If opt-outs and complaints go up, but conversions also go up, your frequency test is still a winner. Because the new frequency is leading to a higher ROI, even if it’s turning some people off.

If opt-outs and complaints go up, and conversions stay flat or drop, your frequency test is a loser. Adding more emails did not lead to any measurable improvement in business outcomes. And you should go back to the old email strategy.

It’s that simple. Now that you know how to test whether you are emailing enough, start emailing more.

Does SEO Conflict with User Experience?

If you work with an SEO expert, you have encounter times when her recommendations or priorities conflict with the overall goal of improving the website. This will happen when content changes on the website are written for search engines and not for real people.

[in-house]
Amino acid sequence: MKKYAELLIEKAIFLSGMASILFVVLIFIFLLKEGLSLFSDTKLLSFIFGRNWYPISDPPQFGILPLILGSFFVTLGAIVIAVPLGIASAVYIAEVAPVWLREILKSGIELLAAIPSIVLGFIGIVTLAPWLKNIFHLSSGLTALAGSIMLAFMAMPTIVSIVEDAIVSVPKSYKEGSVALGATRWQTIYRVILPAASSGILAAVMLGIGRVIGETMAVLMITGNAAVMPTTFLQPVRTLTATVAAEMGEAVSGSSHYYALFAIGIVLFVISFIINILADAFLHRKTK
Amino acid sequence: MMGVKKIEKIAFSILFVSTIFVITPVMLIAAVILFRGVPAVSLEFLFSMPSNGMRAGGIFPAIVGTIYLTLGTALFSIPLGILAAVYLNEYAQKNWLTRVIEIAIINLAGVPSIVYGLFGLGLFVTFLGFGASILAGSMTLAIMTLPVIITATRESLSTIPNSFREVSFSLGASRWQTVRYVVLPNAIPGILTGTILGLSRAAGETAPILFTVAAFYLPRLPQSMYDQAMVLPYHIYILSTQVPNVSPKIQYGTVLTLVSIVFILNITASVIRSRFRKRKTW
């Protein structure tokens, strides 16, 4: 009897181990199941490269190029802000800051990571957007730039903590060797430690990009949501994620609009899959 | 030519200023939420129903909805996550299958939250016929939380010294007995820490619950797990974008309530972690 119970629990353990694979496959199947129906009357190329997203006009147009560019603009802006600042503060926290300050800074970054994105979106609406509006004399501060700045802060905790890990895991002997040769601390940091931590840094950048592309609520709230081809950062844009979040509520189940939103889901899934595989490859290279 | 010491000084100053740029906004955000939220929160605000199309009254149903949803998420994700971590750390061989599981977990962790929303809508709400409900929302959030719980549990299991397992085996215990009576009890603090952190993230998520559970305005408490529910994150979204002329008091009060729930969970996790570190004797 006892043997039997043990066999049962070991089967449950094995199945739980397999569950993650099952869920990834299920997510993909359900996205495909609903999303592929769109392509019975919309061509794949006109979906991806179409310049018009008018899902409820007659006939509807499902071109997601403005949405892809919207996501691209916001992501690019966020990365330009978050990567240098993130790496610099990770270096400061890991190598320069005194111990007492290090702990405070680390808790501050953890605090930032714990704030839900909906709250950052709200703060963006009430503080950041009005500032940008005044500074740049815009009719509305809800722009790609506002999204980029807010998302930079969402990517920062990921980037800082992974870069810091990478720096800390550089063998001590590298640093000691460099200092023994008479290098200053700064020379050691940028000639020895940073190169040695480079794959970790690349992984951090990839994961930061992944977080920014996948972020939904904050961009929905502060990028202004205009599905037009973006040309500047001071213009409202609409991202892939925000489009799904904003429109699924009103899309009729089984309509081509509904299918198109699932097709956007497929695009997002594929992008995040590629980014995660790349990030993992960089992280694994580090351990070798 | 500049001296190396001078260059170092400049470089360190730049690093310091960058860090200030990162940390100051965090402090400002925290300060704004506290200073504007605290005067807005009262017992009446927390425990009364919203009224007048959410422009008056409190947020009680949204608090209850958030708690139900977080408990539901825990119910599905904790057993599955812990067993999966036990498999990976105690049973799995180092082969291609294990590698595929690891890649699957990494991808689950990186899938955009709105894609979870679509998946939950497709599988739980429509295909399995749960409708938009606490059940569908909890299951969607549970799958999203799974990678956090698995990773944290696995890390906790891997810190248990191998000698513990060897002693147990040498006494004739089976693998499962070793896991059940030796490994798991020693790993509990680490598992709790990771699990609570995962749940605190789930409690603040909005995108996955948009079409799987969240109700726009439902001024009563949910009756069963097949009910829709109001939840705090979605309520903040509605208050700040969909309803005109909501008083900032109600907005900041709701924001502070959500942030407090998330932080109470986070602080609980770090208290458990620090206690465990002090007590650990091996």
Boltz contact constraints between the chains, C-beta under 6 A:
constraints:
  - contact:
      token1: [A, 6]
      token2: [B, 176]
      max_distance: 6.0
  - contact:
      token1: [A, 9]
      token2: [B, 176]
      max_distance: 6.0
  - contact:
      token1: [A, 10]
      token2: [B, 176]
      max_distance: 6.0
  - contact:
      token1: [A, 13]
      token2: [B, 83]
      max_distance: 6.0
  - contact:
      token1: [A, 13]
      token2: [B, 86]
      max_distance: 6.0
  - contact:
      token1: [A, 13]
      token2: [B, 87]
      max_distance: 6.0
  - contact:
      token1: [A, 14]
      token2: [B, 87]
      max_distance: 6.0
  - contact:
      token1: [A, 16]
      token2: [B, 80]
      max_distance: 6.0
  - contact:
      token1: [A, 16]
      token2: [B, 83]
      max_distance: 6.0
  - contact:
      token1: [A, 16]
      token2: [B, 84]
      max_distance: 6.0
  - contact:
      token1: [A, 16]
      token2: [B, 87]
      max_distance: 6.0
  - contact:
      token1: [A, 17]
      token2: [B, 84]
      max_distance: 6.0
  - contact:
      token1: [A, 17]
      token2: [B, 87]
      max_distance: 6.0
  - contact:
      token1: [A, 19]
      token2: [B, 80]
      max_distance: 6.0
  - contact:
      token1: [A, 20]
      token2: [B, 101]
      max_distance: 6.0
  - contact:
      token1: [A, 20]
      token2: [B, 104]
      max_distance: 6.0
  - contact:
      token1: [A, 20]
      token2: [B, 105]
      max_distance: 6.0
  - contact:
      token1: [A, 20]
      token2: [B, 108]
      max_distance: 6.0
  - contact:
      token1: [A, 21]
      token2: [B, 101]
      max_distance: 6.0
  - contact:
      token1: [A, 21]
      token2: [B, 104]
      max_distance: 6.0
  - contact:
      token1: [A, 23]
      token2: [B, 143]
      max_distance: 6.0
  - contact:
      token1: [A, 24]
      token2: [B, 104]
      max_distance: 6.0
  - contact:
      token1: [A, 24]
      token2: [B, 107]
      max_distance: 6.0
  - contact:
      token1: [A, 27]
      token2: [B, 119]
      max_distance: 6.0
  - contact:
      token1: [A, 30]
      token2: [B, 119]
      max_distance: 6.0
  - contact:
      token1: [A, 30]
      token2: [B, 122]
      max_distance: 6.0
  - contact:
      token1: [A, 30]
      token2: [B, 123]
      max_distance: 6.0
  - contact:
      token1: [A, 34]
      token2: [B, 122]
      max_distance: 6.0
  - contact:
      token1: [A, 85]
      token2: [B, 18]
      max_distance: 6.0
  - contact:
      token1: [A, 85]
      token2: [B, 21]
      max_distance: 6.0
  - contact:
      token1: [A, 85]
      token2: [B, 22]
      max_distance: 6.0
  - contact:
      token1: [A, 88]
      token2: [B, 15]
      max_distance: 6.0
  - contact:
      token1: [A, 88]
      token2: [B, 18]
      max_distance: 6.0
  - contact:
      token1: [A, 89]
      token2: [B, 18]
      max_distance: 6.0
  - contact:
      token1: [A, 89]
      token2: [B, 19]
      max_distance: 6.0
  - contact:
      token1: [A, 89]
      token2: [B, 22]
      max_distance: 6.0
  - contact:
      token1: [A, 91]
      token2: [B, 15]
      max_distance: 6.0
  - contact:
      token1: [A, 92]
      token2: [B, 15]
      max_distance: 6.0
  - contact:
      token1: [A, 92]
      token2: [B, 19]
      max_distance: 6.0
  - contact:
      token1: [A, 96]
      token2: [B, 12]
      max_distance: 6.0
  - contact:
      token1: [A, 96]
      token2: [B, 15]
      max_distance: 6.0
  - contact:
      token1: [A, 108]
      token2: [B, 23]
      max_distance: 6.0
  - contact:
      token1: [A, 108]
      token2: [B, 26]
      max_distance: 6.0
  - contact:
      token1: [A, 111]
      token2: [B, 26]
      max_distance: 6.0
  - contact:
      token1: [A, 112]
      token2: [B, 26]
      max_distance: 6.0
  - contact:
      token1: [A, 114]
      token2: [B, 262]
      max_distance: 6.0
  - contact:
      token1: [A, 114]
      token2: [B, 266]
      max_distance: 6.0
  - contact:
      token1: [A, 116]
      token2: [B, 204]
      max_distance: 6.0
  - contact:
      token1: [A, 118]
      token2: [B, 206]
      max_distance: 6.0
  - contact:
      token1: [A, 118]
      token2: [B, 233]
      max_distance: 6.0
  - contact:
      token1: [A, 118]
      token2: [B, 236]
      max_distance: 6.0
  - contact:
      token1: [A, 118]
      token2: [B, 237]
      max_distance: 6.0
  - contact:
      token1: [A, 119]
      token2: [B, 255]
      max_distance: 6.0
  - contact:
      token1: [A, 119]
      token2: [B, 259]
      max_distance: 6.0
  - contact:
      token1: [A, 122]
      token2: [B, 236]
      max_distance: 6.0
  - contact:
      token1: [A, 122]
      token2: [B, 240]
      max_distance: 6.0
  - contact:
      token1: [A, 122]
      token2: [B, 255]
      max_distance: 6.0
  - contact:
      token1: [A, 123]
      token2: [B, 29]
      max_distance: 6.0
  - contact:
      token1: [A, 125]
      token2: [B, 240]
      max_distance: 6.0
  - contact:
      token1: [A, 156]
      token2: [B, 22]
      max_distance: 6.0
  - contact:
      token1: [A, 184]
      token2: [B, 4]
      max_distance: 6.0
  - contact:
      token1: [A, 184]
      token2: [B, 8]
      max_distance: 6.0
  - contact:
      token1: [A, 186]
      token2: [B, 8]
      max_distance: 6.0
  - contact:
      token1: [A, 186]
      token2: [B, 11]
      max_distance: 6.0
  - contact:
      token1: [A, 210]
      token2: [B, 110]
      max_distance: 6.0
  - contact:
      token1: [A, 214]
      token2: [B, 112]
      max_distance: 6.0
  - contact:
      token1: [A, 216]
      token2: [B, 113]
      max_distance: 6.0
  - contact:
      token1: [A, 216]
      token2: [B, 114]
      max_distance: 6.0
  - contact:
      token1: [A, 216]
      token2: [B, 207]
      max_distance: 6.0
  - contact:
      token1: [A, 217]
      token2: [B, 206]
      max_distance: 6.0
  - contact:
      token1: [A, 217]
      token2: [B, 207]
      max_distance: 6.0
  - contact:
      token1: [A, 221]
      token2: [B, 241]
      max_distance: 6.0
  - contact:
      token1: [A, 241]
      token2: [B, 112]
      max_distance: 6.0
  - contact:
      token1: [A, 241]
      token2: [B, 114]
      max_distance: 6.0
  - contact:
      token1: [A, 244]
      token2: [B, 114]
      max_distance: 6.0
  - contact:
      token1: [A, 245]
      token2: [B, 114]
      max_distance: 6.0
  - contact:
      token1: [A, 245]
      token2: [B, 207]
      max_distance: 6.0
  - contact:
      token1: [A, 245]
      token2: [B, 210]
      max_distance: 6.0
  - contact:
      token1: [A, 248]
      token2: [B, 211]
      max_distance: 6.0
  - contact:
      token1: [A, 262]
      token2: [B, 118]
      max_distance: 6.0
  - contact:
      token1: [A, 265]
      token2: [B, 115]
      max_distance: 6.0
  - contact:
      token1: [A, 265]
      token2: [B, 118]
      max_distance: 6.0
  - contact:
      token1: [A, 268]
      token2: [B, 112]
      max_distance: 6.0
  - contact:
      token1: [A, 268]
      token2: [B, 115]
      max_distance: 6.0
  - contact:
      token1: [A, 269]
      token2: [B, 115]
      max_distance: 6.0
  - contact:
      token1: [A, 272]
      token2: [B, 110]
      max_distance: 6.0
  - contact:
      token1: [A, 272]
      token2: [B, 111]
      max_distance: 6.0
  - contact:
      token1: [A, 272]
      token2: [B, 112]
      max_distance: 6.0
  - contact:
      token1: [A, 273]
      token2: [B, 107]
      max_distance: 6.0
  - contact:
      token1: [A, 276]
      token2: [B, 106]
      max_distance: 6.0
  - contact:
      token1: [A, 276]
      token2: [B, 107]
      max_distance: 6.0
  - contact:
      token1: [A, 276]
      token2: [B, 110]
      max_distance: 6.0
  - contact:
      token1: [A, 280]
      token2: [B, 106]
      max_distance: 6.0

Let’s look at an example:

Say you are responsible for your company’s website experience. You sell books online, and some of your key pages are not the product pages for the books themselves, but the category pages for each genre of book that you sell. Your SEO expert tells you that “true crime books online” is a high volume keyword and so recommends adding that phrase into the text of the page sporadically, including in the main heading.

On the surface this is no big deal, but once the copy changes are complete, the page reads as if a robot wrote it and in the language that we use to communicate with other human beings every day, it sounds funny.

That’s because your SEO expert is writing for the search engines.

What should you do in this instance?

In my experience, user experience has to win out over SEO. While I agree that SEO is critical to any site’s success, at the end of the day you have created your website for people to use. And the user experience is priority number one.

A good SEO strategy understands that the user is the champion. We are solving for the user first, and the search engines second. And so every recommendation or assignment that they come up with should factor in the end effect on the user.